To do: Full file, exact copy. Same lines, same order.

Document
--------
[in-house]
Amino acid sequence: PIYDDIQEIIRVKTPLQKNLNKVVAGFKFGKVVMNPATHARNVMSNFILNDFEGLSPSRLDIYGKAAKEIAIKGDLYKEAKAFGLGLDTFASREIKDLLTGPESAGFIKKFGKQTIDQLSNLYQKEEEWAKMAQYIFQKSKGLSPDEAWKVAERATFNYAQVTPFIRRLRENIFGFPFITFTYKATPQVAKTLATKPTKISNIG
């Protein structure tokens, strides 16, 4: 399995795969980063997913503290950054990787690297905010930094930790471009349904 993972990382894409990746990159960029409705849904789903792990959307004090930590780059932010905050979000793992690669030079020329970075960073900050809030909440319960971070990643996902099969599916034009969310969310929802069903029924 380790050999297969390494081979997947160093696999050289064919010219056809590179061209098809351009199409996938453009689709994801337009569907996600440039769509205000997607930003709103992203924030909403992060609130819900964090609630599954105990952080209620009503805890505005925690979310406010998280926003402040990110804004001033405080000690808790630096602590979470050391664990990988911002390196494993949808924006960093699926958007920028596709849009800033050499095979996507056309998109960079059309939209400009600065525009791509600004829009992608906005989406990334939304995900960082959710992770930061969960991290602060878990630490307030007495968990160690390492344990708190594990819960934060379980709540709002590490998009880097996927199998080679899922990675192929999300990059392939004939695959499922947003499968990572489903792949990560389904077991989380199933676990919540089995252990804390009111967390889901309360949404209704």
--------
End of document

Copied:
[in-house]
Amino acid sequence: PIYDDIQEIIRVKTPLQKNLNKVVAGFKFGKVVMNPATHARNVMSNFILNDFEGLSPSRLDIYGKAAKEIAIKGDLYKEAKAFGLGLDTFASREIKDLLTGPESAGFIKKFGKQTIDQLSNLYQKEEEWAKMAQYIFQKSKGLSPDEAWKVAERATFNYAQVTPFIRRLRENIFGFPFITFTYKATPQVAKTLATKPTKISNIG
């Protein structure tokens, strides 16, 4: 399995795969980063997913503290950054990787690297905010930094930790471009349904 993972990382894409990746990159960029409705849904789903792990959307004090930590780059932010905050979000793992690669030079020329970075960073900050809030909440319960971070990643996902099969599916034009969310969310929802069903029924 380790050999297969390494081979997947160093696999050289064919010219056809590179061209098809351009199409996938453009689709994801337009569907996600440039769509205000997607930003709103992203924030909403992060609130819900964090609630599954105990952080209620009503805890505005925690979310406010998280926003402040990110804004001033405080000690808790630096602590979470050391664990990988911002390196494993949808924006960093699926958007920028596709849009800033050499095979996507056309998109960079059309939209400009600065525009791509600004829009992608906005989406990334939304995900960082959710992770930061969960991290602060878990630490307030007495968990160690390492344990708190594990819960934060379980709540709002590490998009880097996927199998080679899922990675192929999300990059392939004939695959499922947003499968990572489903792949990560389904077991989380199933676990919540089995252990804390009111967390889901309360949404209704």